Belfast Telegraph

To get people working we need scheme working too

The Government's Get Britain Working initiative is criticised as 'slave labour'. But it benefits both employers and employees, says Donald C McFetridge

I'm sure no one would disagree with the view that it's imperative we get our unemployment figures under control and that government should make every effort possible to help the unemployed find gainful employment.

That's what the Government claims is behind its Get Britain Working scheme, which has recently come in for criticism.

In principle, it's a great idea: the employee is offered work experience with an employer for eight weeks to gain useful work experience and with the possibility of paid work at the end of that period.

The principal drawback, however, is that employer and employee have only one week in which to decide whether or not the placement is right for each of them.

In addition to this, any employee who decides to terminate the placement after the mandatory one-week trial period can, as a sanction, have their benefits removed.

Tesco recently came in for criticism after an advertisement was placed for 'permanent night-shift workers' at their Bury St Edmunds store 'in exchange for Jobseeker's allowance "plus expenses"'. Tesco has formally stated that: "Any young person accepted for work experience with Tesco will be offered a choice to participate in the Government scheme ... [and] ... to avoid any misunderstanding about the voluntary nature of the scheme, the risk of losing benefits that currently exists should be removed." This is a commendable turnaround.

There has also been criticism from many employees who have agreed to participate in Get Britain Working, some of whom argue it is tantamount to slave labour and in breach of their human rights.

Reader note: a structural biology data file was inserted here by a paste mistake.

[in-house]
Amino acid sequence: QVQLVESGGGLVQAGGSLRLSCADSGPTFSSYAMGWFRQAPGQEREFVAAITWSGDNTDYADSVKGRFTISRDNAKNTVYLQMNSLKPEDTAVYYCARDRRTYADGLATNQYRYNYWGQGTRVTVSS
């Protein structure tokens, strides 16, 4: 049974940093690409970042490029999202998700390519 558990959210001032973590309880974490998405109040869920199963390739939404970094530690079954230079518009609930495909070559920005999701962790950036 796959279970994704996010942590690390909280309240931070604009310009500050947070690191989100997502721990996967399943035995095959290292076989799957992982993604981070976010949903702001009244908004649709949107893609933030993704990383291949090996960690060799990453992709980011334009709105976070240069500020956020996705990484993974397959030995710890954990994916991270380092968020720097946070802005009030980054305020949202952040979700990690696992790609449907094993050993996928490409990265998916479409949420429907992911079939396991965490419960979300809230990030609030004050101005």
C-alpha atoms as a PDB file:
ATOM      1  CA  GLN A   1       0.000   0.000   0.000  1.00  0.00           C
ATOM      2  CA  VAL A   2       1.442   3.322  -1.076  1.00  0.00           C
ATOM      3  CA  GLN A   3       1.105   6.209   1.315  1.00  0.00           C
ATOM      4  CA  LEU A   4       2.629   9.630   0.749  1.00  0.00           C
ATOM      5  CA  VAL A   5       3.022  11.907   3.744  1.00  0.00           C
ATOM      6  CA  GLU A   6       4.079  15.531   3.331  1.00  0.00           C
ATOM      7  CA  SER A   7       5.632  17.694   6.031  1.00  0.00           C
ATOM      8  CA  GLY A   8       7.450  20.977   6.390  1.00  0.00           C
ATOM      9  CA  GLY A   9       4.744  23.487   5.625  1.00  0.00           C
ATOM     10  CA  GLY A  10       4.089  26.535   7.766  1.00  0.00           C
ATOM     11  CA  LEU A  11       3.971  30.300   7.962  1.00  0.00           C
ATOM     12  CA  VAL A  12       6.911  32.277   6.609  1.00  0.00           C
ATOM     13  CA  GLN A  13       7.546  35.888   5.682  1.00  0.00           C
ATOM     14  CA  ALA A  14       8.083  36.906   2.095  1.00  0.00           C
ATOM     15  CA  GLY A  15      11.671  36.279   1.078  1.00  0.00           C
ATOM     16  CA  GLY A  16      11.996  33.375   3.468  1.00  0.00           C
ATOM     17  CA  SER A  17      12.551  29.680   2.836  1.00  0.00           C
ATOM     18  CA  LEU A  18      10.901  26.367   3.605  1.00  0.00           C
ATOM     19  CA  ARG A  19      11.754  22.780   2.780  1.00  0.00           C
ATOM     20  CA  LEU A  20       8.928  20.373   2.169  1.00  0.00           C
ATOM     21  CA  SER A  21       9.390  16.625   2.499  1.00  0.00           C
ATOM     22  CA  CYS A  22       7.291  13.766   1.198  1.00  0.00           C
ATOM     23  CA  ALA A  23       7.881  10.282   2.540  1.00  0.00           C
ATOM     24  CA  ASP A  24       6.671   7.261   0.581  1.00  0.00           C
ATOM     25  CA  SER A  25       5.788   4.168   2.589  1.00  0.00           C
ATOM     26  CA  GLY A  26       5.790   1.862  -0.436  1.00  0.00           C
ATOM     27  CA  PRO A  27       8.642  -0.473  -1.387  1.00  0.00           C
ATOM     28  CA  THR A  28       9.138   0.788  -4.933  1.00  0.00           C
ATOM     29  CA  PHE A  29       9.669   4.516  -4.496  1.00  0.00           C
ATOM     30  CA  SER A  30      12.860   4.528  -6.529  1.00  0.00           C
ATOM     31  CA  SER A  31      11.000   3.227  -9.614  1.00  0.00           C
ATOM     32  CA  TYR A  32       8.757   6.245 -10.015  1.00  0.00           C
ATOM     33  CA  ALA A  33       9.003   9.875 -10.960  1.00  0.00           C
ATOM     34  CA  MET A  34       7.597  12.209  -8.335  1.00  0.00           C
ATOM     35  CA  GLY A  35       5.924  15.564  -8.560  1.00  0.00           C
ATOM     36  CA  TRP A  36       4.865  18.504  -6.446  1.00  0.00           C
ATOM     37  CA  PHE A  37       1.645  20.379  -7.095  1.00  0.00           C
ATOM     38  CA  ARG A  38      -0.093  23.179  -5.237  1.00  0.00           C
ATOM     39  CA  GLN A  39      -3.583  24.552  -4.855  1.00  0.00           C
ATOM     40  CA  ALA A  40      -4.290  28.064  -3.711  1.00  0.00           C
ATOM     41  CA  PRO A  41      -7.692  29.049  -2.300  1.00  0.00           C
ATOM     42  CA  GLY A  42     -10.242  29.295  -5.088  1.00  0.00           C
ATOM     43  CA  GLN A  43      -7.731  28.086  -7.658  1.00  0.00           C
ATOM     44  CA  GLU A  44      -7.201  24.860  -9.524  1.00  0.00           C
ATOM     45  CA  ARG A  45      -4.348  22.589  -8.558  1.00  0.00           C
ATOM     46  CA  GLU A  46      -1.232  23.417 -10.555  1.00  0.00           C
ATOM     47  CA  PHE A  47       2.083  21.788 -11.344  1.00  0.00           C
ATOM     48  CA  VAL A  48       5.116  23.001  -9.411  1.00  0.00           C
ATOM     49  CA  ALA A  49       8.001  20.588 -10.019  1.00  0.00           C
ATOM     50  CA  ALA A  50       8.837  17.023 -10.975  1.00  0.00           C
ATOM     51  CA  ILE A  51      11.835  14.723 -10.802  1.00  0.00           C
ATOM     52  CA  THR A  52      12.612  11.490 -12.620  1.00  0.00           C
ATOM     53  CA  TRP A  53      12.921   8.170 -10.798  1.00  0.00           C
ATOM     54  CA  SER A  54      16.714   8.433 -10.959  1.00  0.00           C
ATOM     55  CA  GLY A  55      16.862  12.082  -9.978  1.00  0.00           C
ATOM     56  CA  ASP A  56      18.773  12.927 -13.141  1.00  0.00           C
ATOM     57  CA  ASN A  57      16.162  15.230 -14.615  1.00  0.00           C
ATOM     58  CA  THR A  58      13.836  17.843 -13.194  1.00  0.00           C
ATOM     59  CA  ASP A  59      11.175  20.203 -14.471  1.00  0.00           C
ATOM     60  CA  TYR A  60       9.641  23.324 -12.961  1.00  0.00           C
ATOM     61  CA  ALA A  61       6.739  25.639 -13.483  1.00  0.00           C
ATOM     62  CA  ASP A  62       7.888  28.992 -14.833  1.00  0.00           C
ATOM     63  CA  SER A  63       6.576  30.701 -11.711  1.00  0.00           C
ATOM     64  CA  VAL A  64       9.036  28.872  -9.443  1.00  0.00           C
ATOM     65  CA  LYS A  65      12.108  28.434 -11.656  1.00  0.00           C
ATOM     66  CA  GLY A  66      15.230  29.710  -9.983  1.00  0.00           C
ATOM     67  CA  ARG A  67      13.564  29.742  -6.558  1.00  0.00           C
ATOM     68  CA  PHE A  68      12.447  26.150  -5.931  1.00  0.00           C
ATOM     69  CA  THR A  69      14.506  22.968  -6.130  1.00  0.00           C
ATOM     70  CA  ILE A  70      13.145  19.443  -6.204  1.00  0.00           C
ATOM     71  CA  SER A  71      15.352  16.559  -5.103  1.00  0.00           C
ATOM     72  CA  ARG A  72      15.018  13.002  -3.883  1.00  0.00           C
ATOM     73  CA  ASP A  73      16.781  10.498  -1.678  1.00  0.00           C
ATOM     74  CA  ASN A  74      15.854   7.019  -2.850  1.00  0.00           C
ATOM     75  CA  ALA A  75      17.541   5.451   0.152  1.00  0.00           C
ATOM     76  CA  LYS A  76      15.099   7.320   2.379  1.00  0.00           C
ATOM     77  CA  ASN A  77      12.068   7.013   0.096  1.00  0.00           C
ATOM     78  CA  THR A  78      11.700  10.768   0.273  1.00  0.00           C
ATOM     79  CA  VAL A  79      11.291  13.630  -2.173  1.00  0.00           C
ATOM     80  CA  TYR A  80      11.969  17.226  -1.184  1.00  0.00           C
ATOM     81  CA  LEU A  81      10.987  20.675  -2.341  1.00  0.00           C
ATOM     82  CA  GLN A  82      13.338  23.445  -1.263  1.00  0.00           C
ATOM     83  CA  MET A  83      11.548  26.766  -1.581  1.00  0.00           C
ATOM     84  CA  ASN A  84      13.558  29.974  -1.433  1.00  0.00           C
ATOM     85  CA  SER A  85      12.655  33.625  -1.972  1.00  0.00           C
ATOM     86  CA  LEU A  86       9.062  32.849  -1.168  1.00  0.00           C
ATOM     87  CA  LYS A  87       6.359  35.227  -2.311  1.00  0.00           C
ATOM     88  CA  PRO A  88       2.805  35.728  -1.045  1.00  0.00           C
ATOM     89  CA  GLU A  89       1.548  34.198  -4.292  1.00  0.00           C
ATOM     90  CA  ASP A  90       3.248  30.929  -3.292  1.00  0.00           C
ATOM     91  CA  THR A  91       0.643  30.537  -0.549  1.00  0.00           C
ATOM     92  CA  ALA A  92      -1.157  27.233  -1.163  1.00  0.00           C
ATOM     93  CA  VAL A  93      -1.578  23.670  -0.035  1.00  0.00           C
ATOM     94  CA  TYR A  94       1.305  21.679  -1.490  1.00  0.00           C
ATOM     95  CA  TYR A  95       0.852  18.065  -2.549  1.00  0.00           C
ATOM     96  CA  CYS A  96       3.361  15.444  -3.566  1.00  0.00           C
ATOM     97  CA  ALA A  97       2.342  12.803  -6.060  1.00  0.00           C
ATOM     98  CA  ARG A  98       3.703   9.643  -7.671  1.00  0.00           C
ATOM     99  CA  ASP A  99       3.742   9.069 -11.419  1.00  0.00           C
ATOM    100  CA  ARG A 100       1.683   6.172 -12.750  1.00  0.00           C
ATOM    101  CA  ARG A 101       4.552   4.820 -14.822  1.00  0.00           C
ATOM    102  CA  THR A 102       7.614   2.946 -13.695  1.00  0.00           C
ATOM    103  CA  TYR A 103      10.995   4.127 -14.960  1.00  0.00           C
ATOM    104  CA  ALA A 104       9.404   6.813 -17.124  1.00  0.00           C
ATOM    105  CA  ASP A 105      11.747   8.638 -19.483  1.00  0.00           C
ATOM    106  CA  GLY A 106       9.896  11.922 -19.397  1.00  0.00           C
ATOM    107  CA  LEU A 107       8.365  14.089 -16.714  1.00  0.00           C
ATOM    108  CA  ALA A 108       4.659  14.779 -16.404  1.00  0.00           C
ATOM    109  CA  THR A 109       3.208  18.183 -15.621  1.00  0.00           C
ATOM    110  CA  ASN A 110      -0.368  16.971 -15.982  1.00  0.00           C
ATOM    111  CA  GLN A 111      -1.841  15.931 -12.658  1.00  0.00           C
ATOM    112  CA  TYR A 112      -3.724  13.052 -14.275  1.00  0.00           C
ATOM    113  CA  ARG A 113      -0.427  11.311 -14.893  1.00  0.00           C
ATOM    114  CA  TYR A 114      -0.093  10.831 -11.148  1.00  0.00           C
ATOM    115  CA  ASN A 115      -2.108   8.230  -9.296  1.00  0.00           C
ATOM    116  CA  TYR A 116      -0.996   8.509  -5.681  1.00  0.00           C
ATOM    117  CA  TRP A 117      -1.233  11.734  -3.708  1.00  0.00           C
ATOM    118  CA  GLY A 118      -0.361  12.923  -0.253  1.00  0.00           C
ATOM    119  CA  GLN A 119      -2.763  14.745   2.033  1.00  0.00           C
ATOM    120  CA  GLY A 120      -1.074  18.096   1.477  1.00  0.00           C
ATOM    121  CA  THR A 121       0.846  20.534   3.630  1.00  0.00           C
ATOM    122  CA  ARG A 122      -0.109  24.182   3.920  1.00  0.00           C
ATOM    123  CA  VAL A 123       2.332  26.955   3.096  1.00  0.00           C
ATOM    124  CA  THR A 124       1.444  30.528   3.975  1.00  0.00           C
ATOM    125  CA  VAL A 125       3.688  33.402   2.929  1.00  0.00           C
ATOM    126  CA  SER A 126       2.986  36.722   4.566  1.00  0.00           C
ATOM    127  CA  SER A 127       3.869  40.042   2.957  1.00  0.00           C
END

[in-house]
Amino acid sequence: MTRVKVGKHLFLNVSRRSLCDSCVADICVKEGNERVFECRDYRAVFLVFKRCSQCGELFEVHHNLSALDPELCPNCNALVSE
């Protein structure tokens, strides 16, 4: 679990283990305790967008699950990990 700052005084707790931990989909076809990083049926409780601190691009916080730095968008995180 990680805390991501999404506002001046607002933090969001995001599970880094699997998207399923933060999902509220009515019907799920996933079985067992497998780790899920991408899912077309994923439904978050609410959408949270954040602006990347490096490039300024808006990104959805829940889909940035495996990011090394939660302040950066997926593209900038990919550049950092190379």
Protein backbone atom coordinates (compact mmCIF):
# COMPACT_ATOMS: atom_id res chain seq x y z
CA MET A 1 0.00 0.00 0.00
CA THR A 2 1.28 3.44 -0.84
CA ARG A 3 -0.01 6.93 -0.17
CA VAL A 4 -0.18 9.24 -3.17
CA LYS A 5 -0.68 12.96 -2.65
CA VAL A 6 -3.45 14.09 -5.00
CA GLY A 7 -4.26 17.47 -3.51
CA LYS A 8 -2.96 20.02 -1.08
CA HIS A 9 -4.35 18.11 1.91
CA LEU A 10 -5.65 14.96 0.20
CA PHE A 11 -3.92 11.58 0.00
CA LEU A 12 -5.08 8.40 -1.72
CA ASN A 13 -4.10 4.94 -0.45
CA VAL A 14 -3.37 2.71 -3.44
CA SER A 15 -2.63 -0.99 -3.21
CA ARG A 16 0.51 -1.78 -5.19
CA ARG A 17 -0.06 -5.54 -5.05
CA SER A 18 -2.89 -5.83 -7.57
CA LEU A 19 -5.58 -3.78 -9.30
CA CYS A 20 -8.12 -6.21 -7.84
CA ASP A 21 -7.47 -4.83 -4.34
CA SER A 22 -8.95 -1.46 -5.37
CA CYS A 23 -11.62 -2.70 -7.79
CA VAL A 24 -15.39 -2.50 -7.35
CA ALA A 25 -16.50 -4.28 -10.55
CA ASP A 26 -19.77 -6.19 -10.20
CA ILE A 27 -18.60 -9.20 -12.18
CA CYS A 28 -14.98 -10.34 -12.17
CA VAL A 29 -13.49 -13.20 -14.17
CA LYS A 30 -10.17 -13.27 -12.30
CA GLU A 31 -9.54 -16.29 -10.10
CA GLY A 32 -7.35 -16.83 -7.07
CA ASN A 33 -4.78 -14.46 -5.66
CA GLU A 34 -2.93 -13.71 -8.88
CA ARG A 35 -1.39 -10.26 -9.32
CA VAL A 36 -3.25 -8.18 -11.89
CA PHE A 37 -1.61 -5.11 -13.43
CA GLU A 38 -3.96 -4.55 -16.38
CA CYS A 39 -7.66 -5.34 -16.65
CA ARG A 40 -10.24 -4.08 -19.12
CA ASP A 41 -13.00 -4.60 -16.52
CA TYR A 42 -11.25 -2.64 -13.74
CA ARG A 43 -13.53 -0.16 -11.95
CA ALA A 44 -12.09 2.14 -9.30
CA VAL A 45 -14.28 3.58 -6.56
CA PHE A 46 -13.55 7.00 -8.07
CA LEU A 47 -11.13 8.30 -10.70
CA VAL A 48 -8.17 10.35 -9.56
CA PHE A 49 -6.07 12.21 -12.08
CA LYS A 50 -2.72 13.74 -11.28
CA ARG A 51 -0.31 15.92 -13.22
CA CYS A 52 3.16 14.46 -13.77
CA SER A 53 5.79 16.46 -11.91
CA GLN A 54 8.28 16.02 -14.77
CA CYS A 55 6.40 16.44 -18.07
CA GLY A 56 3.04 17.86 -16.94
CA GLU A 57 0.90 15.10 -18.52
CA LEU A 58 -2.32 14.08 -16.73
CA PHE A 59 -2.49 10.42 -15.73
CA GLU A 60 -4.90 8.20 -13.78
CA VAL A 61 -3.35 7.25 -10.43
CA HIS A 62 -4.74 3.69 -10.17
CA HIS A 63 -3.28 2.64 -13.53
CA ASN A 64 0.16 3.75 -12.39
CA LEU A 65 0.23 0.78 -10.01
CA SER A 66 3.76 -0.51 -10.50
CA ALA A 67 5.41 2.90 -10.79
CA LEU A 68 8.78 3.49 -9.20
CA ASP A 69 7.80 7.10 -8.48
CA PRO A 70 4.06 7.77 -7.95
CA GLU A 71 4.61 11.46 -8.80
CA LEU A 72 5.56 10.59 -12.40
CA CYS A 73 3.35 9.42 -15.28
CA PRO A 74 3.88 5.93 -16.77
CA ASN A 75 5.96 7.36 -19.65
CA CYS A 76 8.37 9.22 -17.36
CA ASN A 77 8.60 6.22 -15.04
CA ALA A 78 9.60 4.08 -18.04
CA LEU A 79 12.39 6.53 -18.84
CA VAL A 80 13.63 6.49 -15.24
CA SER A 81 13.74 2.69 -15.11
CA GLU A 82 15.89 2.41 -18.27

The unions, too, in particular Usdaw, argue that, while work experience can be valuable, such schemes should be voluntary and pay employees the going rate.

But trainees need to remember it's a tough market out there and jobs are few; additionally, without relevant and up-to-date work experience it has become increasingly difficult to find employment.

Therefore, while the scheme may be flawed and appear to some to be unfair due to the threat of removing benefits, it does provide unemployed people with the opportunity to engage with an employer with a view to finding full or part-time employment, post-completion.

On my first work experience in a solicitor's office I was asked to make the tea, do the washing-up and deal with a nest of mice in one of the offices - with the back of a brush.

While many would consider this menial work, everyone has to start somewhere.

Any schemes of this nature need to be well-conceived and managed with clearly defined training plans in place, stating specific aims for the programme being undertaken. This needs to be agreed pre-engagement and fully completed in order that both employees and employers benefit to the maximum degree. Such training plans should have induction in week one and a range of indicative activities which accurately reflect the sort of work which might potentially be involved post-placement.

We want to see the statistics reduced on our unemployment register, but it's also important to instil self-worth and value on those who find themselves in this situation.

To push them into unpaid jobs and threaten them with sanctions should they not complete the placement is hardly the best way to achieve this.

Slave labour? I don't think so. And, yes, there are definitely benefits for both employees and employers. It's a matter of fine-tuning a commendable programme and ensuring everyone benefits and finds work right across all sectors.

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